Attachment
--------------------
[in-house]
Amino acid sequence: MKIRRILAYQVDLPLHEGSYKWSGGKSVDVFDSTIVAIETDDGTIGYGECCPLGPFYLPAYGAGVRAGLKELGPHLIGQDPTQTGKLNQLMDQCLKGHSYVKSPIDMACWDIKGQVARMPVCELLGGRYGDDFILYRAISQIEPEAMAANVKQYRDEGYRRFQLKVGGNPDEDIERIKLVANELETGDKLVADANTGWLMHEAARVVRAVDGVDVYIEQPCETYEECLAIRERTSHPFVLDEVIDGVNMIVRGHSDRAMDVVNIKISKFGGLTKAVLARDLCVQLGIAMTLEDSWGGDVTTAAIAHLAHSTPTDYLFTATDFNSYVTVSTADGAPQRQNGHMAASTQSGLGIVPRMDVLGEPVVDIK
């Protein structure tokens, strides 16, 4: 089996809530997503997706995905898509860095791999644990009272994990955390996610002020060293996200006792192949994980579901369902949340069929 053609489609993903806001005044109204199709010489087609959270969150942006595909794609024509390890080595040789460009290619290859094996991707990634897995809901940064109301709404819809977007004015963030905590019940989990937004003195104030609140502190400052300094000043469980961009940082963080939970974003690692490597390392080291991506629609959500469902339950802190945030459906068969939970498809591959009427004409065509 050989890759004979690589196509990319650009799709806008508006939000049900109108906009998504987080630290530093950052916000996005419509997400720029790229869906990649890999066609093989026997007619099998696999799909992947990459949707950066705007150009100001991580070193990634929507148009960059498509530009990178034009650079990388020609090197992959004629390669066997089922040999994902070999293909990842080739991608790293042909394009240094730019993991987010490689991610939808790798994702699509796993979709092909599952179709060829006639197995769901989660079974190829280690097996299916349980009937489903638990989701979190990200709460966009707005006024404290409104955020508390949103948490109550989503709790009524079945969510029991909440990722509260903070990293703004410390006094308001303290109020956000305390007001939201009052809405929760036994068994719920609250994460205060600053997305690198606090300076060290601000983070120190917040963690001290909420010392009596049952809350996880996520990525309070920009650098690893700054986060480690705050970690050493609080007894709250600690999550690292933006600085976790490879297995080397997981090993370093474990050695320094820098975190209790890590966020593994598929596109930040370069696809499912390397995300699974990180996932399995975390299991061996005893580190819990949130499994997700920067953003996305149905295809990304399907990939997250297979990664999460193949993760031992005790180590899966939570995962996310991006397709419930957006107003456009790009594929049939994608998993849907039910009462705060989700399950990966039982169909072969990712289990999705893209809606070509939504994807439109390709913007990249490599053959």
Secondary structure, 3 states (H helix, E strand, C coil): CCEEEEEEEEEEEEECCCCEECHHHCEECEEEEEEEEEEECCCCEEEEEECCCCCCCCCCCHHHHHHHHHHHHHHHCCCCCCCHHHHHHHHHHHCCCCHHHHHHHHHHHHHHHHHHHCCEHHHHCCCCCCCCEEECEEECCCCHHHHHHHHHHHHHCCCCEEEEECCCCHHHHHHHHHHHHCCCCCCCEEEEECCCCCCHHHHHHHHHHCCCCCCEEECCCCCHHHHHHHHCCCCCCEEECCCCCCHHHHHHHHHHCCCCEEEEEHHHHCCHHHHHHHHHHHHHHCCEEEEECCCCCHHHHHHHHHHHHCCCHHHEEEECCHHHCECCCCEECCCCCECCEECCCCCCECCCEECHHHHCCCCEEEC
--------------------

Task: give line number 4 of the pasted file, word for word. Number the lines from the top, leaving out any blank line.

Secondary structure, 3 states (H helix, E strand, C coil): CCEEEEEEEEEEEEECCCCEECHHHCEECEEEEEEEEEEECCCCEEEEEECCCCCCCCCCCHHHHHHHHHHHHHHHCCCCCCCHHHHHHHHHHHCCCCHHHHHHHHHHHHHHHHHHHCCEHHHHCCCCCCCCEEECEEECCCCHHHHHHHHHHHHHCCCCEEEEECCCCHHHHHHHHHHHHCCCCCCCEEEEECCCCCCHHHHHHHHHHCCCCCCEEECCCCCHHHHHHHHCCCCCCEEECCCCCCHHHHHHHHHHCCCCEEEEEHHHHCCHHHHHHHHHHHHHHCCEEEEECCCCCHHHHHHHHHHHHCCCHHHEEEECCHHHCECCCCEECCCCCECCEECCCCCCECCCEECHHHHCCCCEEEC